What to Know About Exploratory Laparotomy

Medically Reviewed by Dan Brennan, MD on June 09, 2021

Exploratory laparotomy is an abdominal surgery that doctors sometimes use to diagnose abdominal issues. It is usually recommended when other testing did not diagnose or fully resolve an issue.

Reasons to perform this surgery include:

  • Abdominal trauma (for example, from an accident)
  • Unexplained bleeding
  • Severe pain
  • Unexplained pain
  • Cancer with undetermined spread

What Do Doctors Do During an Exploratory Laparotomy?

During this surgery, doctors may explore your organs to find the cause of pain or bleeding. The organs they may examine include your:

  • Liver
  • Kidneys
  • Stomach
  • Spleen
  • Pancreas
  • Intestines (both small and large)
  • Reproductive organs like your uterus, fallopian tubes, or ovaries
  • Appendix
  • Blood vessels
  • Membranes
  • Lymph nodes

During the surgery, depending on what they find, your doctor may take samples or biopsies to send to a lab for testing. If they find the cause of the problem, they may perform surgery to fix it during the exploratory laparotomy. 

Conditions that may be discovered during this surgery include:

How to Prepare For an Exploratory Laparotomy

This surgery is sometimes done in emergency situations, like after an accident. If that is the case, there is not much you can do to prepare for it. However, if it is a scheduled surgery:

  • Quit smoking a few weeks before the surgery.
  • Make sure all other health conditions are well-managed before surgery.
  • Tell your doctor about any other supplements, prescriptions, and over-the-counter medications you are taking.
  • Be honest with your doctor about your drinking habits.
  • Tell your doctor about any possibility of pregnancy.

The week before surgery. In the week before the surgery, your doctor may advise you to stop taking certain kinds of medications. Make sure to clarify which ones you should still take. You should also prepare your home for when you come back from the hospital and make arrangements for any people you will have helping you while you recover.

The day of surgery. Follow your doctor's instructions about when to stop eating and drinking before your surgery. If you do have to take any medications, take them with a small sip of water to avoid drinking too much liquid. Make sure to get to the hospital on time to keep things running on schedule.

How to Recover From an Exploratory Laparotomy

In general, recovery from an exploratory laparotomy takes 4 to 6 weeks.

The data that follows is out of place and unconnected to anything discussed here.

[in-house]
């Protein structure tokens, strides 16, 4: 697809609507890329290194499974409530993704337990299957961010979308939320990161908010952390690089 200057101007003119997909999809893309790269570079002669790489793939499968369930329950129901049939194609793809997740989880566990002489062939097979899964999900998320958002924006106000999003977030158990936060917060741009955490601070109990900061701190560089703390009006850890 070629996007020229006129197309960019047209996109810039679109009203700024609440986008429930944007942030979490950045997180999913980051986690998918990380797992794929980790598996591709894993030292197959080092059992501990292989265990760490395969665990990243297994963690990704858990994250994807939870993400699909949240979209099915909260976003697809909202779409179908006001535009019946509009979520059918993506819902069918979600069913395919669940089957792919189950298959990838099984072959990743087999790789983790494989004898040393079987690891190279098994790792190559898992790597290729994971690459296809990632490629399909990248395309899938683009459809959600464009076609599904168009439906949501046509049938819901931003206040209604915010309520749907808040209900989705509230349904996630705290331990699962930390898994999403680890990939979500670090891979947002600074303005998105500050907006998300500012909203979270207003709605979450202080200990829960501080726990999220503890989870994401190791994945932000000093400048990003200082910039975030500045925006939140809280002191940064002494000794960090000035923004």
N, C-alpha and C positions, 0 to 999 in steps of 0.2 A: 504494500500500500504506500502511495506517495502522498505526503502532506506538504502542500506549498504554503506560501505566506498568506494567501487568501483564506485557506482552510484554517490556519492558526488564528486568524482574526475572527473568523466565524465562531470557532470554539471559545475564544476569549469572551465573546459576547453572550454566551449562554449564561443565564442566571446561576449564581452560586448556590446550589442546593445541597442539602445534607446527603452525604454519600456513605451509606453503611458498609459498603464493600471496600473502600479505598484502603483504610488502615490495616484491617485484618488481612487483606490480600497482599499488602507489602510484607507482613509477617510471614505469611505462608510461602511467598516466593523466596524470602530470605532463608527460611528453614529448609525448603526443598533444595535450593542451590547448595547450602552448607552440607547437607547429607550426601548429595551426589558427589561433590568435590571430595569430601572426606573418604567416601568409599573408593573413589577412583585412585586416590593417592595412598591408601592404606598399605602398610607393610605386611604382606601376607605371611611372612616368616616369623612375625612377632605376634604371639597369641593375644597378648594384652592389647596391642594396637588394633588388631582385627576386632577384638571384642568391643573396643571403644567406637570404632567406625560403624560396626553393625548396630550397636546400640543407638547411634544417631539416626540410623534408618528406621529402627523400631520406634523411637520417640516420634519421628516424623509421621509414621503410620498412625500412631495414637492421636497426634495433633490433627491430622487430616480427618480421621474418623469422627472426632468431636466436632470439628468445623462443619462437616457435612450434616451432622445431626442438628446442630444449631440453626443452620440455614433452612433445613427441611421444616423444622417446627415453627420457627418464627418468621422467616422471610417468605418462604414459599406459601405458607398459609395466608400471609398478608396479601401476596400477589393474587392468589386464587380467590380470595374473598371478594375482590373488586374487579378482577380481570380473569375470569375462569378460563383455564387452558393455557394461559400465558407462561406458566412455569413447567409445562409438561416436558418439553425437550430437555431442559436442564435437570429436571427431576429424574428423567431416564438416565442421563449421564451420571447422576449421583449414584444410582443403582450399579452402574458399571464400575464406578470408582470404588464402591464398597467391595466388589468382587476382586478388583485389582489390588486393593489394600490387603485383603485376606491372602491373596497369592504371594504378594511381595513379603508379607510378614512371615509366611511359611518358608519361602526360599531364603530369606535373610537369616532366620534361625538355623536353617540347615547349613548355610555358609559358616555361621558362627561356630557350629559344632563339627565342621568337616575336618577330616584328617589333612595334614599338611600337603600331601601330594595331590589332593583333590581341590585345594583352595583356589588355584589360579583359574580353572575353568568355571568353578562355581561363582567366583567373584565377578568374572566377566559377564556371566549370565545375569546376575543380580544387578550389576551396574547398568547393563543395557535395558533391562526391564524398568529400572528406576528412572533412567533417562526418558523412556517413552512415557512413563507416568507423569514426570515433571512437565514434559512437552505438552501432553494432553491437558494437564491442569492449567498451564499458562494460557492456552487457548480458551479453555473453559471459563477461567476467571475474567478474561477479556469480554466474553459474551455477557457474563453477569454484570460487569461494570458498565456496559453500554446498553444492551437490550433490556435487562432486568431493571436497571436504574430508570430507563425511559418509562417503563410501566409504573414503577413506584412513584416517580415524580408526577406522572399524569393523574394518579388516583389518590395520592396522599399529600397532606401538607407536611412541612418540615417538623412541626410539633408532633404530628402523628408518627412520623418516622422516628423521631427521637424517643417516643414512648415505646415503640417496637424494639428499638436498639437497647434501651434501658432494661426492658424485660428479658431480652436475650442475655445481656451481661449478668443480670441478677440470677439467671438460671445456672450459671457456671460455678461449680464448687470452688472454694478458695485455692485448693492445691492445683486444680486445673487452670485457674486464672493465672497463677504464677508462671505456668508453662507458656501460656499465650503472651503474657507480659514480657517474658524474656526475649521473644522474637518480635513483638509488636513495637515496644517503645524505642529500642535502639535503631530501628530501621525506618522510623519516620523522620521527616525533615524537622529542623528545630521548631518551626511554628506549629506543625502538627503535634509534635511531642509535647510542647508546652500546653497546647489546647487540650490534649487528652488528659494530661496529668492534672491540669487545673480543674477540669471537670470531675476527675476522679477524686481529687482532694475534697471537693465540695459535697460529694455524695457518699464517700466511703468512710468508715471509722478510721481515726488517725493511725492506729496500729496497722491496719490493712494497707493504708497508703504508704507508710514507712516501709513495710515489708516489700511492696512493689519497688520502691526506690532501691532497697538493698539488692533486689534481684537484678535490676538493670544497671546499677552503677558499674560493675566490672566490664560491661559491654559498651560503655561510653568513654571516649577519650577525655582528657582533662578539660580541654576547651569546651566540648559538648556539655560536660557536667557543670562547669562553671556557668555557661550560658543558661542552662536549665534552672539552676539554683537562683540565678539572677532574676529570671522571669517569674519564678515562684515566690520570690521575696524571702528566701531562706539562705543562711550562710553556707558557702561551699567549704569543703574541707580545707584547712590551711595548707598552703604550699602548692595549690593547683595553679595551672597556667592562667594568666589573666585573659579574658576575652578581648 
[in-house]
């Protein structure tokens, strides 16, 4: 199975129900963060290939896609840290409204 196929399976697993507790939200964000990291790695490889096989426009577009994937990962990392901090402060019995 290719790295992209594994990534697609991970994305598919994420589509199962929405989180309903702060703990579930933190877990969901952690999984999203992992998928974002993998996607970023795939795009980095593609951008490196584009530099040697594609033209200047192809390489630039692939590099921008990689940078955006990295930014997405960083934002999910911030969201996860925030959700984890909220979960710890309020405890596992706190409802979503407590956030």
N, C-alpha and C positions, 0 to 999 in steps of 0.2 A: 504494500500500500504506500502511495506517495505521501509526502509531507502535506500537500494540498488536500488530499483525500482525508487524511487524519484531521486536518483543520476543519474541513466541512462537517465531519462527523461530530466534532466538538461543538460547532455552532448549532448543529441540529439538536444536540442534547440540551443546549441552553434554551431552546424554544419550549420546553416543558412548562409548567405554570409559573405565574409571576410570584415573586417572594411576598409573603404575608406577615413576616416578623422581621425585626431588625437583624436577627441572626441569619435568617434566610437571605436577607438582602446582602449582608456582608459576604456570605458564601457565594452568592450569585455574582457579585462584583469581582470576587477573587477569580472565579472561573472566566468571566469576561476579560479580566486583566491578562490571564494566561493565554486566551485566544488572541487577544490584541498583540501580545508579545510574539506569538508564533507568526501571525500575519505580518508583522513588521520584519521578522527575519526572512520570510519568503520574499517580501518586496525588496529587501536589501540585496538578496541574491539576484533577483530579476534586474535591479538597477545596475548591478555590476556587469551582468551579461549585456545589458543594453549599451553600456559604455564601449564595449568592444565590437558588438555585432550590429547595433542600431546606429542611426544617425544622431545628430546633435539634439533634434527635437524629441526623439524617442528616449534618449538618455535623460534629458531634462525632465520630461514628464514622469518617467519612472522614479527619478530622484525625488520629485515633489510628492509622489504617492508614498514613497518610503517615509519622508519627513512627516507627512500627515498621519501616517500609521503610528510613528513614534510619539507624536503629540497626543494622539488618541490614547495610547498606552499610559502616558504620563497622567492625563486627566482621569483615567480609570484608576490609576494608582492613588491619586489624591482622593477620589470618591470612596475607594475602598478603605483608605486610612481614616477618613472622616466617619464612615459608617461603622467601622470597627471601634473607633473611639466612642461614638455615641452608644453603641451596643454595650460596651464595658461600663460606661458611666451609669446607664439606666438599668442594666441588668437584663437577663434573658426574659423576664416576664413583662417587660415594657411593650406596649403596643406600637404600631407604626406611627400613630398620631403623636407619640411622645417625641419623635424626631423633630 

Recovery in the hospital. It may take a few days before you can eat or drink normally after this surgery. Your bowels need time to function as they usually do. You will recover from this surgery in the hospital until you can eat and drink on your own.

You will receive medication to help manage the pain and prevent infections. You will likely have a catheter to drain your urine. Depending on the site of your incision, you may have a drain to help get rid of excess fluids.

One study showed that the average length of a hospital stay after an exploratory laparotomy is just over seven days.

Recovery at home. Once the doctors determine it is safe for you to go home, make sure to follow all of their instructions. Take all prescriptions as directed. Your doctor may also recommend you take fiber to keep your bowels healthy as you heal. Do not lift anything heavier than 5 pounds for six weeks after the surgery.

If you experience any of the following, contact your doctor right away:

  • Fever and/or chills
  • Pain, redness, or swelling at the incision
  • Pain that is so bad medication doesn't help
  • Swelling of the abdomen
  • Diarrhea for longer than two days
  • Blood in your stool
  • Difficulty urinating
  • Painful urination
  • Chest pain or cough
  • Nausea or vomiting
  • Feeling dizzy
  • Fainting
  • Leg swelling or leg pain

Exploratory Laparotomy Risks

An exploratory laparotomy is a major surgery. Every major surgery has risks, including:

  • Bleeding
  • Infection
  • Unexpected reaction to anesthesia
  • Poor healing at the incision

Risks specific to an exploratory laparotomy include:

  • Lack of diagnosis of issue, resulting in a need for more procedures and tests
  • Damage to bowels
  • Damage to other abdominal organs
  • A hernia at the incision site

What Is an Exploratory Laparoscopy?

Also called a diagnostic laparoscopy, this procedure is a less invasive option. Your doctor will make one or more small incisions in your abdomen and then insert a small tube with a camera on the end to get a better view of your internal organs. This surgery can also help to diagnose abdominal issues.

An exploratory laparoscopy differs from exploratory laparotomy in that it is usually done as an outpatient procedure, meaning you go home on the same day. It only takes about two weeks to recover from the procedure. 

Show Sources


Annals of Global Health: "Epidemiology and Perioperative Mortality of Exploratory Laparotomy in Rural Ghana."

Medscape: "Exploratory Laparotomy."

Mount Sinai: "Abdominal exploration."

Saint Luke's: "Exploratory Laparotomy."

UC San Diego Health: "Exploratory Laparotomy."

UCSF: "Diagnostic laparoscopy."

WakeMed: "What to Expect."

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